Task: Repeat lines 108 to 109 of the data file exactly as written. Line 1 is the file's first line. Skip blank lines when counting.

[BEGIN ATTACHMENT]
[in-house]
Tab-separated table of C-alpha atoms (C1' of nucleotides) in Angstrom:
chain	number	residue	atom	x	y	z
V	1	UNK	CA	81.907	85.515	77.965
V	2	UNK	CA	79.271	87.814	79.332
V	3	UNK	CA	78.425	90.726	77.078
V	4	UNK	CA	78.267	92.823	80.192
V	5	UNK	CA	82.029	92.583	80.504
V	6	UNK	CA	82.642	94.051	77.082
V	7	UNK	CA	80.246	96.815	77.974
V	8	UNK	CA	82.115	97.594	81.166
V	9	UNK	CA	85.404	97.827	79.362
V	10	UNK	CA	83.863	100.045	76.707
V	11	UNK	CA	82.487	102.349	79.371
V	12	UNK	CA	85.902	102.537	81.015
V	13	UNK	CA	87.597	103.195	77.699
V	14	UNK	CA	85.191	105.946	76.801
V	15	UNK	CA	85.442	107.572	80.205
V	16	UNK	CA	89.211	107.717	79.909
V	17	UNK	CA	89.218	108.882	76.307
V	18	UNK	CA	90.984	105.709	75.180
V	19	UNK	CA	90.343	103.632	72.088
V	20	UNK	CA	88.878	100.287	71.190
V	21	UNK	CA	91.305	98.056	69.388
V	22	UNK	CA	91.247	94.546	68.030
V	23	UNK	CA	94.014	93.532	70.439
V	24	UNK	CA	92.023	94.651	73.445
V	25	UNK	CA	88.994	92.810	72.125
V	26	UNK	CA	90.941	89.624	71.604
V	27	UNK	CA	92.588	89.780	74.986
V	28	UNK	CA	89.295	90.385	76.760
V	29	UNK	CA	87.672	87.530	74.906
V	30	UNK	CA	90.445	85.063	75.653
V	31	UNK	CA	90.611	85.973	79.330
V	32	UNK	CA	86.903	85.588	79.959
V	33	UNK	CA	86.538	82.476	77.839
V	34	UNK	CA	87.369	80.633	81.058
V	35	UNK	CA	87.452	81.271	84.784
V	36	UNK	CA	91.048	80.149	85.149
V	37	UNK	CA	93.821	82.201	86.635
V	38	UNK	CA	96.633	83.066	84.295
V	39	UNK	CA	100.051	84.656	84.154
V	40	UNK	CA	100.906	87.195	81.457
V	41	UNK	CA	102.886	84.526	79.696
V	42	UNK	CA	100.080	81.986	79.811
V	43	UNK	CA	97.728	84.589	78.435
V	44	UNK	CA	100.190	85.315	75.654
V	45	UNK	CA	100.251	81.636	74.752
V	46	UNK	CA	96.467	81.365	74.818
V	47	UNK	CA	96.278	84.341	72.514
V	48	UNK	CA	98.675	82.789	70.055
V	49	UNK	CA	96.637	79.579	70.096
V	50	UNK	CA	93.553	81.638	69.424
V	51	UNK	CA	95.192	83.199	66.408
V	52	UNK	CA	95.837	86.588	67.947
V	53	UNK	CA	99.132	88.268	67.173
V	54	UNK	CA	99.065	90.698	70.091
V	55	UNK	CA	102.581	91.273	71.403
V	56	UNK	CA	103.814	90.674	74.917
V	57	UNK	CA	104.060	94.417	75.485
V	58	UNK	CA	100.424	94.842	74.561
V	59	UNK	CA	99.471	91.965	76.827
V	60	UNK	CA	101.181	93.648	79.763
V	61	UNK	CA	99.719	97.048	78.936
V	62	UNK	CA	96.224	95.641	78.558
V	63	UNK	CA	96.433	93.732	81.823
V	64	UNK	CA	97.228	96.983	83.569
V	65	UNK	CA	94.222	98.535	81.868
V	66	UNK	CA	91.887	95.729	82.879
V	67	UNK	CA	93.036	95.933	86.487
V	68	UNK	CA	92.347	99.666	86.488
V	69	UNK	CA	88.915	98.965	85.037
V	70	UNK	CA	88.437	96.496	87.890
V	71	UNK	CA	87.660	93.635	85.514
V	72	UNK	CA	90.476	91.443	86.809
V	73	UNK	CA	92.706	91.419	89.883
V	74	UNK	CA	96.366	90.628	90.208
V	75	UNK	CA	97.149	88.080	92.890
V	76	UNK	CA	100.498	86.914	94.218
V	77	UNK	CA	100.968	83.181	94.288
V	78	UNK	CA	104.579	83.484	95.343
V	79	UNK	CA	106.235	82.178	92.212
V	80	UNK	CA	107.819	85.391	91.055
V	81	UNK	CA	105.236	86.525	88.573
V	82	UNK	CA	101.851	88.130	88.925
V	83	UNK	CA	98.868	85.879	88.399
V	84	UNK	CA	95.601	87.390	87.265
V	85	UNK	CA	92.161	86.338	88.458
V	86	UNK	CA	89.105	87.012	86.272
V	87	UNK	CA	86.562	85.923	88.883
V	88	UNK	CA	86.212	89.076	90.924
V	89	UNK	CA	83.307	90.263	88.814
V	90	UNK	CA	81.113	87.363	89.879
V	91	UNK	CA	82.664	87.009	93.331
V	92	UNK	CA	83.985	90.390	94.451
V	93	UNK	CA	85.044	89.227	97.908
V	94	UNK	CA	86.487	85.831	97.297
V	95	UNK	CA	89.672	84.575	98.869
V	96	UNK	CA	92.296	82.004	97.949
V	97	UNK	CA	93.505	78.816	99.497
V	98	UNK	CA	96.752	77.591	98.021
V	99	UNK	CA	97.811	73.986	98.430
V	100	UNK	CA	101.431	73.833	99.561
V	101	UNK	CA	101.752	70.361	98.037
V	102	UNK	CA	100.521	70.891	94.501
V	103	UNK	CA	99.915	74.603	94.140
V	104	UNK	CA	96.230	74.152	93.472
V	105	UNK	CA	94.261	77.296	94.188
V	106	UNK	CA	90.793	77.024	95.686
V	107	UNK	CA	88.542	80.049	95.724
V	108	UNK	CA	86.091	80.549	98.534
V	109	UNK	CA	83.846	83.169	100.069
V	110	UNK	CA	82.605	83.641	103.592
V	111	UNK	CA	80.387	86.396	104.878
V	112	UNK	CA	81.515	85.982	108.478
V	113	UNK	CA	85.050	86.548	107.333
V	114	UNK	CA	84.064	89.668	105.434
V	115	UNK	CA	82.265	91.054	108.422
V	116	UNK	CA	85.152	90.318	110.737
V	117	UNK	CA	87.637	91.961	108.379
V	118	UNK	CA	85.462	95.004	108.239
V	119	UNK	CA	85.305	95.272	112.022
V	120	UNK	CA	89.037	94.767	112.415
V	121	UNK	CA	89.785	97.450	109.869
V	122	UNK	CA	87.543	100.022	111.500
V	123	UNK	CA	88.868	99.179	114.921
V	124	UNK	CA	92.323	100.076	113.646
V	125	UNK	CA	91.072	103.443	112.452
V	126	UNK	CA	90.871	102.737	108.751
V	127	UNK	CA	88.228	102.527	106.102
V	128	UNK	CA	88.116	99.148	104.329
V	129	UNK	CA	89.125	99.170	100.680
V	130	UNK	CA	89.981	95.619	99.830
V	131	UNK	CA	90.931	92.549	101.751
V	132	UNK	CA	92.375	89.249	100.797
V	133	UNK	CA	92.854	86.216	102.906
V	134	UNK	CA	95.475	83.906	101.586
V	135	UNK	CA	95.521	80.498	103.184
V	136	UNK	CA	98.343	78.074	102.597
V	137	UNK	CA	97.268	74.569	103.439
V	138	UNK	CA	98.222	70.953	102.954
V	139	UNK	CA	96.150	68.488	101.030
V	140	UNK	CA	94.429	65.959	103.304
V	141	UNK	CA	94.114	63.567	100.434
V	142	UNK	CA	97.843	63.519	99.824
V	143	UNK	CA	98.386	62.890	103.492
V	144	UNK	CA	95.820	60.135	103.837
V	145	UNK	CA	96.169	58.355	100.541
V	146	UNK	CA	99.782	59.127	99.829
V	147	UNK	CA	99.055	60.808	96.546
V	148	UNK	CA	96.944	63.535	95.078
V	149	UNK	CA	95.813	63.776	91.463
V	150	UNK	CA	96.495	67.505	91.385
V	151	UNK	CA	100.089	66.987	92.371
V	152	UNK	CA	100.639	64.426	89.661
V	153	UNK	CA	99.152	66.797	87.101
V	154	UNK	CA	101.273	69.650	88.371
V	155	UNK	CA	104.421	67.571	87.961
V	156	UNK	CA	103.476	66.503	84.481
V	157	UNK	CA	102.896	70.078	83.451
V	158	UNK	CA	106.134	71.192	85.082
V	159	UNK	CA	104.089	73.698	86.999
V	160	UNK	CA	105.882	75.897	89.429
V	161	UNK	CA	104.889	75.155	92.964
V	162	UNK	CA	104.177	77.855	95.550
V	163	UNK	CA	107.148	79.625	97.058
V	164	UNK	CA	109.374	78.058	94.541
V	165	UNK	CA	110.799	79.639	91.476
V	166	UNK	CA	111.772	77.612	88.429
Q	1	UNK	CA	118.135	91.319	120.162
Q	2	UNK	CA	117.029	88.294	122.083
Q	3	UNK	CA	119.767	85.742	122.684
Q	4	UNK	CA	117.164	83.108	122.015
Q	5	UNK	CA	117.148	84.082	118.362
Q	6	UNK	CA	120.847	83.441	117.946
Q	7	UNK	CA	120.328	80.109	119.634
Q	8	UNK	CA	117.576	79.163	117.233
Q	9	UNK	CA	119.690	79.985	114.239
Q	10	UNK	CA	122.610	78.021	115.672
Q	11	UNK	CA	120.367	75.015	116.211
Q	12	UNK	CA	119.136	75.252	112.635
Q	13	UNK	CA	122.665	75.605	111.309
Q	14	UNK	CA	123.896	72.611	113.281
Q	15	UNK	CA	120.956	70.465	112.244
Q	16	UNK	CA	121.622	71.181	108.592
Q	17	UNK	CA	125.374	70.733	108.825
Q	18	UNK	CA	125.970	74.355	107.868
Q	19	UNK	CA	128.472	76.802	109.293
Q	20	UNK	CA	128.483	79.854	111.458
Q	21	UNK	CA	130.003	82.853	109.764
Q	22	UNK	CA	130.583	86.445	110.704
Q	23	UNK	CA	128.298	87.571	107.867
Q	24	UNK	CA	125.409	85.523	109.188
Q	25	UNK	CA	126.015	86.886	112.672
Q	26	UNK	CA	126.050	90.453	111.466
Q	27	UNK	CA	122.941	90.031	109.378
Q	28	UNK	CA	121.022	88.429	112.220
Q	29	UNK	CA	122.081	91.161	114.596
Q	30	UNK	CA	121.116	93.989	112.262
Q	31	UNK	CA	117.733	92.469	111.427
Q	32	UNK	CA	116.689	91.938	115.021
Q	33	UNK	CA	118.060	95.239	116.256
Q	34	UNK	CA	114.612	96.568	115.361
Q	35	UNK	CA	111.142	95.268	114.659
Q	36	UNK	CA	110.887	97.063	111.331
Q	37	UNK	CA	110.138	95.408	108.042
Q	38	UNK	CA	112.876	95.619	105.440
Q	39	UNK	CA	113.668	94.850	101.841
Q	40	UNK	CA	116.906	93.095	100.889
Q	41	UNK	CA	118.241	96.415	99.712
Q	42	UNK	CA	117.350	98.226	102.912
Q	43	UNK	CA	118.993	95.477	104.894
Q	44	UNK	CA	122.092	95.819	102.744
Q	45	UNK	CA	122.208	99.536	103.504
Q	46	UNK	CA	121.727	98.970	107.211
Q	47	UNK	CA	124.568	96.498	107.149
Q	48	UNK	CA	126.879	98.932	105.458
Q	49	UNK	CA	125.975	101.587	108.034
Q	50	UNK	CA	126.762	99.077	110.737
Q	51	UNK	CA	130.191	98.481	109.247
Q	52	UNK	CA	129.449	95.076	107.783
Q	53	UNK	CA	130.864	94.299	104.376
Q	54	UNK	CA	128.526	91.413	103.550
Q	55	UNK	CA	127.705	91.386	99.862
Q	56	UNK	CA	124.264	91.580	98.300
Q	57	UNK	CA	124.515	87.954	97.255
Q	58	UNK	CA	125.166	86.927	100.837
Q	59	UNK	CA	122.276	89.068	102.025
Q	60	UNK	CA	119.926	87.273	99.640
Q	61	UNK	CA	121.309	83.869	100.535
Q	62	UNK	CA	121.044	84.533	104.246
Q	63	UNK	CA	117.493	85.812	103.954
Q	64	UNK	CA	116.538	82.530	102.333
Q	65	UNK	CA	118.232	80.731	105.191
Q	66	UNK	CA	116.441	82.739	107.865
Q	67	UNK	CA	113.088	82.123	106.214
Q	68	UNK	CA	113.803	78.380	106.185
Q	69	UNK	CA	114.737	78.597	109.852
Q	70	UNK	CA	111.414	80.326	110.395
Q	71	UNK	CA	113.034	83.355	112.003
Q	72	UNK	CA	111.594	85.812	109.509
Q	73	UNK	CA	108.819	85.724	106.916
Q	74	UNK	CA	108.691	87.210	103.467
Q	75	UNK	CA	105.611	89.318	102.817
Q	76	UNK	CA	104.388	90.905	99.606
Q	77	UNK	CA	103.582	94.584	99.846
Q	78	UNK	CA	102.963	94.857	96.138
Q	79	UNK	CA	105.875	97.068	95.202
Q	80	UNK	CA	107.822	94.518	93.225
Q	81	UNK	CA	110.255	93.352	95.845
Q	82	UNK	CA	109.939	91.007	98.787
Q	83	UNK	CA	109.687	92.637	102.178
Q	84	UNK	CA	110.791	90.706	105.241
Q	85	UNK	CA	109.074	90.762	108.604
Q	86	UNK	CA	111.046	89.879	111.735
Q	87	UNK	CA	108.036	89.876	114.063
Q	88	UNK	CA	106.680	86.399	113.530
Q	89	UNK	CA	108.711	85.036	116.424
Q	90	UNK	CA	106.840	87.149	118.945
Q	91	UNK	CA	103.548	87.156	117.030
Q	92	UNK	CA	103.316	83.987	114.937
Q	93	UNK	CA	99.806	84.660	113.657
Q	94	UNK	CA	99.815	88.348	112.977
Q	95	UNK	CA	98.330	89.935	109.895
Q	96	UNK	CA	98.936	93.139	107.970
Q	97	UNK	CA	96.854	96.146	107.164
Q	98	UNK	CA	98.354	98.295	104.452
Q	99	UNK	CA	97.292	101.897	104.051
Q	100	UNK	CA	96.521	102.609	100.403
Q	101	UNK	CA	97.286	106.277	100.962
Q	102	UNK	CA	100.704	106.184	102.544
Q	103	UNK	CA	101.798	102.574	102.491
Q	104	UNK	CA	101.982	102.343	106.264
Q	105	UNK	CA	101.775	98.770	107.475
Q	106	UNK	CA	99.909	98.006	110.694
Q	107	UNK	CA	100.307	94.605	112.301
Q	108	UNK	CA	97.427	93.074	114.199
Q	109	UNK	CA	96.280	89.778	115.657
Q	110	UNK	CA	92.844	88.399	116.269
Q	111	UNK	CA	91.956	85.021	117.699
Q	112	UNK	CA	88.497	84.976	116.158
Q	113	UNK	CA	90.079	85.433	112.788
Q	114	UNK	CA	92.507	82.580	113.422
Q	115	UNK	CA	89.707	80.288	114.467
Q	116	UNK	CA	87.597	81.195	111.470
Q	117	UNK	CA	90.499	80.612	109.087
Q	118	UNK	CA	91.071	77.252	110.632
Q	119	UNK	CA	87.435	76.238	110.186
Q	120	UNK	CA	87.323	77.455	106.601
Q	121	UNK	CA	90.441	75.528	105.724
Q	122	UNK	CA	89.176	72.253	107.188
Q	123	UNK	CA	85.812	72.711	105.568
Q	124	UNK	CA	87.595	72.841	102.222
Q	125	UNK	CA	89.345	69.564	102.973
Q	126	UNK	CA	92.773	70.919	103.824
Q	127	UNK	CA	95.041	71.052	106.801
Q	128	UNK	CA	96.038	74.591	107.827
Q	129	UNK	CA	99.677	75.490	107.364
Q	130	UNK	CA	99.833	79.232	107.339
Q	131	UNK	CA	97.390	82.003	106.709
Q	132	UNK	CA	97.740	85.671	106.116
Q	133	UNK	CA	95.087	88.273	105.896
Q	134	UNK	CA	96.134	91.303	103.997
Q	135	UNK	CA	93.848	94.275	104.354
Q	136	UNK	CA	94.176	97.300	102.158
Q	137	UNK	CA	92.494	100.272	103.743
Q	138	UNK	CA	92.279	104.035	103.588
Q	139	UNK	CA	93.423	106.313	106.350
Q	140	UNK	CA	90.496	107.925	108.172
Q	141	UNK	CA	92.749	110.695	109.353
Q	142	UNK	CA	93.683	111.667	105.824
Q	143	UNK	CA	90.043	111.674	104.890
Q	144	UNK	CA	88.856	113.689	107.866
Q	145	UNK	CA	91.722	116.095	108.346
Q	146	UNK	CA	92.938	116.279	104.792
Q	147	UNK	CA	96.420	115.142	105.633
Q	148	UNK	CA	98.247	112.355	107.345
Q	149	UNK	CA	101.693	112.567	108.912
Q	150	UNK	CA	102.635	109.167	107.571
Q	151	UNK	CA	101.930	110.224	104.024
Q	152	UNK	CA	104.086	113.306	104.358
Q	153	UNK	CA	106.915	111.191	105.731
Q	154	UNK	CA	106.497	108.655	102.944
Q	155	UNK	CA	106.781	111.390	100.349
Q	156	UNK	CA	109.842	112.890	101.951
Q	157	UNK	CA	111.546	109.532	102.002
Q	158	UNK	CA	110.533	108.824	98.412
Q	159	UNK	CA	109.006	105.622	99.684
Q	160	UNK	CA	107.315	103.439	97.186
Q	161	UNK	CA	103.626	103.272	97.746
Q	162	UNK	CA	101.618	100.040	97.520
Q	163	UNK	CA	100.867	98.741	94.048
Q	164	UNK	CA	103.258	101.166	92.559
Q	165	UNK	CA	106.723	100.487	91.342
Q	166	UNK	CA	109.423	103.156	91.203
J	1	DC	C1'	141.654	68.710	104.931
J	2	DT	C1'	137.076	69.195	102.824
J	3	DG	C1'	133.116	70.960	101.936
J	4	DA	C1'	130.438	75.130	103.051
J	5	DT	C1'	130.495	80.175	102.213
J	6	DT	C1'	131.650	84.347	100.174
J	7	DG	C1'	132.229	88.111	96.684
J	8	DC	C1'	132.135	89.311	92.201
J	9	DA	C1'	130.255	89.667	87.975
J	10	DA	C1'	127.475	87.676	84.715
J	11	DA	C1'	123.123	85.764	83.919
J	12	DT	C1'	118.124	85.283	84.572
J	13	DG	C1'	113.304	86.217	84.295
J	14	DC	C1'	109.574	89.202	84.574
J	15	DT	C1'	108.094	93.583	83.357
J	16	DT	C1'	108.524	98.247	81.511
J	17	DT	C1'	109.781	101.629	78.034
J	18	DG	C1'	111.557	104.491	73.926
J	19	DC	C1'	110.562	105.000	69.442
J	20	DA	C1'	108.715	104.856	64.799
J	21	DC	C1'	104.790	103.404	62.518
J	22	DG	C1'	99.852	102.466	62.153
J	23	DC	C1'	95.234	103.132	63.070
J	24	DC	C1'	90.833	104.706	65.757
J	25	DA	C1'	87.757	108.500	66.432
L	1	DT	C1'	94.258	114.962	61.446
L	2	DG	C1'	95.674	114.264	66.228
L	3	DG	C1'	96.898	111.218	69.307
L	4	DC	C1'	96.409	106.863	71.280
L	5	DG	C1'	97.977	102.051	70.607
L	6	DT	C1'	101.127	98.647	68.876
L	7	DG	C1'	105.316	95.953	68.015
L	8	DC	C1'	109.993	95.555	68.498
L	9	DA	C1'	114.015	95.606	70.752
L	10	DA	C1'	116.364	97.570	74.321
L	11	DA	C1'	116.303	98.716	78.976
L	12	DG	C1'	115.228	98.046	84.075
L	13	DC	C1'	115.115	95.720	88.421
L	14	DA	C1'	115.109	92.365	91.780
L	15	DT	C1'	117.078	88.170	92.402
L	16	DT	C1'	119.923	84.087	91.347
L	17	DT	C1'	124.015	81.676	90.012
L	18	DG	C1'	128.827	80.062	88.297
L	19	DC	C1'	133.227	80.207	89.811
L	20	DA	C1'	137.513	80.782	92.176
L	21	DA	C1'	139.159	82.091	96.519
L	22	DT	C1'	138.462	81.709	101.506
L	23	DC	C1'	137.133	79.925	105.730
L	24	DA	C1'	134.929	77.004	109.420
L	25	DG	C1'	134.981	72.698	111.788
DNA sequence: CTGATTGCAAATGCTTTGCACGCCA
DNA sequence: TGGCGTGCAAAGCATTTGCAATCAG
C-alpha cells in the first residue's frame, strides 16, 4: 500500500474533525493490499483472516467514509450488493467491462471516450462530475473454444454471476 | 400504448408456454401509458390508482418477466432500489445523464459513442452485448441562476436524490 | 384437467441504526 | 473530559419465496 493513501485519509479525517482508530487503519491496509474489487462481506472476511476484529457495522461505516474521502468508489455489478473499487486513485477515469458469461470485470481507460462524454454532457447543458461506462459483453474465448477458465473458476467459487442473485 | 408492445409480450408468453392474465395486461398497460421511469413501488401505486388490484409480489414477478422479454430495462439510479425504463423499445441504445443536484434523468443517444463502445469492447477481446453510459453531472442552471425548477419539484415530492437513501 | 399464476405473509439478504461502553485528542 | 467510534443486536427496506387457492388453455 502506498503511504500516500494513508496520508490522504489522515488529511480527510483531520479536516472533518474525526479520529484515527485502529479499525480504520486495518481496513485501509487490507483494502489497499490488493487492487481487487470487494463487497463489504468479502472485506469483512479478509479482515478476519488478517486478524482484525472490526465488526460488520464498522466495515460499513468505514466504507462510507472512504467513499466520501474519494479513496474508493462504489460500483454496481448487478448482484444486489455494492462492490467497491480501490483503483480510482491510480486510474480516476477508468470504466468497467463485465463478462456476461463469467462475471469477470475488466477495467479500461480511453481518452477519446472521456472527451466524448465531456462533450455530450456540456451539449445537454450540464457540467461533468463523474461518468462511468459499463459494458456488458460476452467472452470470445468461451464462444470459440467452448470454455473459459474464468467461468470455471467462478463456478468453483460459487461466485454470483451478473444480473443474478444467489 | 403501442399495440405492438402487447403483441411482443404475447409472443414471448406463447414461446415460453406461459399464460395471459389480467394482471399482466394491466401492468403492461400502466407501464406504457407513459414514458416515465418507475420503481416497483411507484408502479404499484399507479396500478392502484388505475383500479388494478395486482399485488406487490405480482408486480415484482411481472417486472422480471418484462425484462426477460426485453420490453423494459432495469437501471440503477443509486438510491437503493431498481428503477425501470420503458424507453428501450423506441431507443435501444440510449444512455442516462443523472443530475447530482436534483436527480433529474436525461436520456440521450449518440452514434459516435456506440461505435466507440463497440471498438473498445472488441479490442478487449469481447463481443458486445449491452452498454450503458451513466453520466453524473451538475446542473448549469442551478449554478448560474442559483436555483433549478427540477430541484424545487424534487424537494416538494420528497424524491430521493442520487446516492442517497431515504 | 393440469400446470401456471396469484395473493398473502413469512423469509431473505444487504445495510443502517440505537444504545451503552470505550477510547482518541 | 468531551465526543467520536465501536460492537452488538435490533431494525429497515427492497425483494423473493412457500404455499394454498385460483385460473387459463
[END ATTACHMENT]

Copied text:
V	105	UNK	CA	94.261	77.296	94.188
V	106	UNK	CA	90.793	77.024	95.686